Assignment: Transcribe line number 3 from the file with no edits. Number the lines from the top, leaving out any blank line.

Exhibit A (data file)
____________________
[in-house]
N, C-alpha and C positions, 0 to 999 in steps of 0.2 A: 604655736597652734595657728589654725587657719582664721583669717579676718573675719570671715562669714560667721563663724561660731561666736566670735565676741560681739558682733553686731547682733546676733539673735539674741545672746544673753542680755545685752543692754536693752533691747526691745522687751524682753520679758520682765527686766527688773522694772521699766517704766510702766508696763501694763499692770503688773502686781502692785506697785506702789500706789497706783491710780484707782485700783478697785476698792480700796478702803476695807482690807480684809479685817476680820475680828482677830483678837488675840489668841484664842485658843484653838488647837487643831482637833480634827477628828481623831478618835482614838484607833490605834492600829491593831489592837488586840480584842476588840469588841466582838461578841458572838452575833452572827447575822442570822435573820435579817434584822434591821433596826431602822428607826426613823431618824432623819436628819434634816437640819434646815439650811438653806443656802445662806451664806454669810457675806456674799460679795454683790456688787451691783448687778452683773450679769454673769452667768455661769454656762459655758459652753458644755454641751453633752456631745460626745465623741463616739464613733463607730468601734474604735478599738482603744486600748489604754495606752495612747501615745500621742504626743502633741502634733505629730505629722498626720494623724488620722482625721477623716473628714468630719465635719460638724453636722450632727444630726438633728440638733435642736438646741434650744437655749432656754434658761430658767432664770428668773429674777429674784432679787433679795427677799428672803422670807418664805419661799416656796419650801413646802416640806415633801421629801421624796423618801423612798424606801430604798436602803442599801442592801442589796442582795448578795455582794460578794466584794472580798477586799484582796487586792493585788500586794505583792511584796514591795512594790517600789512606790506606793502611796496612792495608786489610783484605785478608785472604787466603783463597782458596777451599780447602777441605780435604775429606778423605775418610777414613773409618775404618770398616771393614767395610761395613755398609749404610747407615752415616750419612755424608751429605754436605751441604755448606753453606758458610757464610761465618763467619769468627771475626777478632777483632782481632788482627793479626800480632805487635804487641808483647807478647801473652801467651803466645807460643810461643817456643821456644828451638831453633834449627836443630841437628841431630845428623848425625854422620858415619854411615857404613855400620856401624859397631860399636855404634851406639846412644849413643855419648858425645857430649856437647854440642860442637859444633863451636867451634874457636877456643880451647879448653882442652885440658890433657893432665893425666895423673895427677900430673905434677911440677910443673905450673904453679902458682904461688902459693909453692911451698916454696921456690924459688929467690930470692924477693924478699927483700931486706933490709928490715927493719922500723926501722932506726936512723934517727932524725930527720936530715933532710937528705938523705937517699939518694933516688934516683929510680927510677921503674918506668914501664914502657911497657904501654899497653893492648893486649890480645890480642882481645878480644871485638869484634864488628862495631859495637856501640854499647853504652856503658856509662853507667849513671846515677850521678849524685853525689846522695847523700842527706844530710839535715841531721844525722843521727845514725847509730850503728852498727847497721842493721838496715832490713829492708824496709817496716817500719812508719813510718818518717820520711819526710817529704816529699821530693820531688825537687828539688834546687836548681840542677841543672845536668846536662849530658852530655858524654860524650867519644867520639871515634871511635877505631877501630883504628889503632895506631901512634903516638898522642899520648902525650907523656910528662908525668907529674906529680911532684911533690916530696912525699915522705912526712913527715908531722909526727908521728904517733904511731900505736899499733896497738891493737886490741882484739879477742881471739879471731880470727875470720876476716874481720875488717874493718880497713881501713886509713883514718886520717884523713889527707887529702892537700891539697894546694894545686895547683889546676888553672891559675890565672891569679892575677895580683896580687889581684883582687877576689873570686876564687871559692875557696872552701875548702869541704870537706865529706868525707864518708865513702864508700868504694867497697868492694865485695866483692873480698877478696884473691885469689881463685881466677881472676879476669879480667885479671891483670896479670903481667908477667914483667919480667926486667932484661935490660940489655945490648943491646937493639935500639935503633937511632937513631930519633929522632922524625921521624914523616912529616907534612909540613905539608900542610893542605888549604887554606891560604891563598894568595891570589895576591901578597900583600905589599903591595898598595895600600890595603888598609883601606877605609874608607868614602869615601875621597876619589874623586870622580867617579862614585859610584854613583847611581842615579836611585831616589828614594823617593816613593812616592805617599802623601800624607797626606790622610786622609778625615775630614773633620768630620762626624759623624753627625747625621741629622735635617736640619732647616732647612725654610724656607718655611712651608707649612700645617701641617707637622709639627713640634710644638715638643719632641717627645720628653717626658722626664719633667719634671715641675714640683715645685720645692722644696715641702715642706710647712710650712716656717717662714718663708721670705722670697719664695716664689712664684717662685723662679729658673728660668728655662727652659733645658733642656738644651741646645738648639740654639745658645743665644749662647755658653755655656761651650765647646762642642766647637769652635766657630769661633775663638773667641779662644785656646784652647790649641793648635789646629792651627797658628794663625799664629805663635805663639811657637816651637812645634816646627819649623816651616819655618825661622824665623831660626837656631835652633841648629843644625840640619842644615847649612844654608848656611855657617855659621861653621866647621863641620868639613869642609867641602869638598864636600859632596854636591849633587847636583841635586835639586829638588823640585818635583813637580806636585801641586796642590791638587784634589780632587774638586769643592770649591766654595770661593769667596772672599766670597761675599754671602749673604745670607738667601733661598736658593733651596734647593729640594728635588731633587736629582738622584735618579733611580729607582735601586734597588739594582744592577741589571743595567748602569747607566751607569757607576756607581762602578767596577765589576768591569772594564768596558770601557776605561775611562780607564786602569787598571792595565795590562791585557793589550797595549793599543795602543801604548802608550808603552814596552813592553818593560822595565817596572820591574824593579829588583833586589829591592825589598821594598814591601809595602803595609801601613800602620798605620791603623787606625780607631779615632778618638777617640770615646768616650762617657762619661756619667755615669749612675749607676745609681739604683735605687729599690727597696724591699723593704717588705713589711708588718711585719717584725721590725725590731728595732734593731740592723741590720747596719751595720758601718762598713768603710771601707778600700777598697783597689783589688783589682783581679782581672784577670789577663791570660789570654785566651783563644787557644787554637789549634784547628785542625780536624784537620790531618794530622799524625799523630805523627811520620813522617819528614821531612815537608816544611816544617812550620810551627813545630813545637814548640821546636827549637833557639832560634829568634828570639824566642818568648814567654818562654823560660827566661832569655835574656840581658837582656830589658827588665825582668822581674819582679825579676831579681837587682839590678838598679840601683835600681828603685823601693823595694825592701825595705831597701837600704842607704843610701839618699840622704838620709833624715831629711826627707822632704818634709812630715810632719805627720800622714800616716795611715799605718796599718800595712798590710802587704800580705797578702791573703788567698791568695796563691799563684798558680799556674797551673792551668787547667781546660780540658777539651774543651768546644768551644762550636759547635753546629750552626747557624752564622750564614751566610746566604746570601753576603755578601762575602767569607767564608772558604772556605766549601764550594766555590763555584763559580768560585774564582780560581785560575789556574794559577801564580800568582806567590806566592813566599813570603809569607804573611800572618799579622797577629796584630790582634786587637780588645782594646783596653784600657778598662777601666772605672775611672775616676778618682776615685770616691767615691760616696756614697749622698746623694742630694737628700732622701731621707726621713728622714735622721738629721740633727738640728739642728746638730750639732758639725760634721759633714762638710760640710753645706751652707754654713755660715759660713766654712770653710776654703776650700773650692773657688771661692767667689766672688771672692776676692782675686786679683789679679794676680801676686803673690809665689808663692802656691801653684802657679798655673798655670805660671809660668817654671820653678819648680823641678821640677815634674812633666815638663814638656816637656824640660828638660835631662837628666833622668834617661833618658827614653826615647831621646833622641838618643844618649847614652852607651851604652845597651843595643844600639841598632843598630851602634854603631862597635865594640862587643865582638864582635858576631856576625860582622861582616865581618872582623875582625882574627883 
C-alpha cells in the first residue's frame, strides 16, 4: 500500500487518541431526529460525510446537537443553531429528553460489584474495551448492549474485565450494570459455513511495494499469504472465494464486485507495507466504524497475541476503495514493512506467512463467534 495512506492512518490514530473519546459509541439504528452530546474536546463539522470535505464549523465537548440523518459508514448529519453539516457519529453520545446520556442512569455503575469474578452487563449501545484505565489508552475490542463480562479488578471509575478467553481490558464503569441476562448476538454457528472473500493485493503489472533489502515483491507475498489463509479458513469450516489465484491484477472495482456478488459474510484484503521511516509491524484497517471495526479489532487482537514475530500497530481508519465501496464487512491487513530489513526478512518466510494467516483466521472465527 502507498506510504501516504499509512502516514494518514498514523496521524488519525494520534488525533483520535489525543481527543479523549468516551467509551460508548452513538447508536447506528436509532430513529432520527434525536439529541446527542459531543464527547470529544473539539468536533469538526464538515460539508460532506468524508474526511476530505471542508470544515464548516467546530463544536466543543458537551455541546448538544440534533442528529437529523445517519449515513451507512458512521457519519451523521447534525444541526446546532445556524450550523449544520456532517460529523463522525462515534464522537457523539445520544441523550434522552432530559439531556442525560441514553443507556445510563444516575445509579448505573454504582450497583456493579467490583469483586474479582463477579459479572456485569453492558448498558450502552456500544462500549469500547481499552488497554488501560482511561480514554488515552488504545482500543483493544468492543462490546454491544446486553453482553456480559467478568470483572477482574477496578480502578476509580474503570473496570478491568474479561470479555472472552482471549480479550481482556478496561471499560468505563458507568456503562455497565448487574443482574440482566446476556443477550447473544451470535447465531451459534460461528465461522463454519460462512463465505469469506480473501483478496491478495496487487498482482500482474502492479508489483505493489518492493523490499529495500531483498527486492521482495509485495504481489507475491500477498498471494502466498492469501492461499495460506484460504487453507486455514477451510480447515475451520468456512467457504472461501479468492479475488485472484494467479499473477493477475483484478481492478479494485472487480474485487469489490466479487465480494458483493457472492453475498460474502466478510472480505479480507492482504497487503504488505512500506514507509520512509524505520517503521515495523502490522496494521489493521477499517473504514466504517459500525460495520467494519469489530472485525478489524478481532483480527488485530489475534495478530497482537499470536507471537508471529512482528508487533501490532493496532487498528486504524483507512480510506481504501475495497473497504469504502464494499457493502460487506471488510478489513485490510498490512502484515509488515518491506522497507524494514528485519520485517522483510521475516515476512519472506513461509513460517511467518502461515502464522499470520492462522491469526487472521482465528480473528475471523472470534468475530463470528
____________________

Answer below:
C-alpha cells in the first residue's frame, strides 16, 4: 500500500487518541431526529460525510446537537443553531429528553460489584474495551448492549474485565450494570459455513511495494499469504472465494464486485507495507466504524497475541476503495514493512506467512463467534 495512506492512518490514530473519546459509541439504528452530546474536546463539522470535505464549523465537548440523518459508514448529519453539516457519529453520545446520556442512569455503575469474578452487563449501545484505565489508552475490542463480562479488578471509575478467553481490558464503569441476562448476538454457528472473500493485493503489472533489502515483491507475498489463509479458513469450516489465484491484477472495482456478488459474510484484503521511516509491524484497517471495526479489532487482537514475530500497530481508519465501496464487512491487513530489513526478512518466510494467516483466521472465527 502507498506510504501516504499509512502516514494518514498514523496521524488519525494520534488525533483520535489525543481527543479523549468516551467509551460508548452513538447508536447506528436509532430513529432520527434525536439529541446527542459531543464527547470529544473539539468536533469538526464538515460539508460532506468524508474526511476530505471542508470544515464548516467546530463544536466543543458537551455541546448538544440534533442528529437529523445517519449515513451507512458512521457519519451523521447534525444541526446546532445556524450550523449544520456532517460529523463522525462515534464522537457523539445520544441523550434522552432530559439531556442525560441514553443507556445510563444516575445509579448505573454504582450497583456493579467490583469483586474479582463477579459479572456485569453492558448498558450502552456500544462500549469500547481499552488497554488501560482511561480514554488515552488504545482500543483493544468492543462490546454491544446486553453482553456480559467478568470483572477482574477496578480502578476509580474503570473496570478491568474479561470479555472472552482471549480479550481482556478496561471499560468505563458507568456503562455497565448487574443482574440482566446476556443477550447473544451470535447465531451459534460461528465461522463454519460462512463465505469469506480473501483478496491478495496487487498482482500482474502492479508489483505493489518492493523490499529495500531483498527486492521482495509485495504481489507475491500477498498471494502466498492469501492461499495460506484460504487453507486455514477451510480447515475451520468456512467457504472461501479468492479475488485472484494467479499473477493477475483484478481492478479494485472487480474485487469489490466479487465480494458483493457472492453475498460474502466478510472480505479480507492482504497487503504488505512500506514507509520512509524505520517503521515495523502490522496494521489493521477499517473504514466504517459500525460495520467494519469489530472485525478489524478481532483480527488485530489475534495478530497482537499470536507471537508471529512482528508487533501490532493496532487498528486504524483507512480510506481504501475495497473497504469504502464494499457493502460487506471488510478489513485490510498490512502484515509488515518491506522497507524494514528485519520485517522483510521475516515476512519472506513461509513460517511467518502461515502464522499470520492462522491469526487472521482465528480473528475471523472470534468475530463470528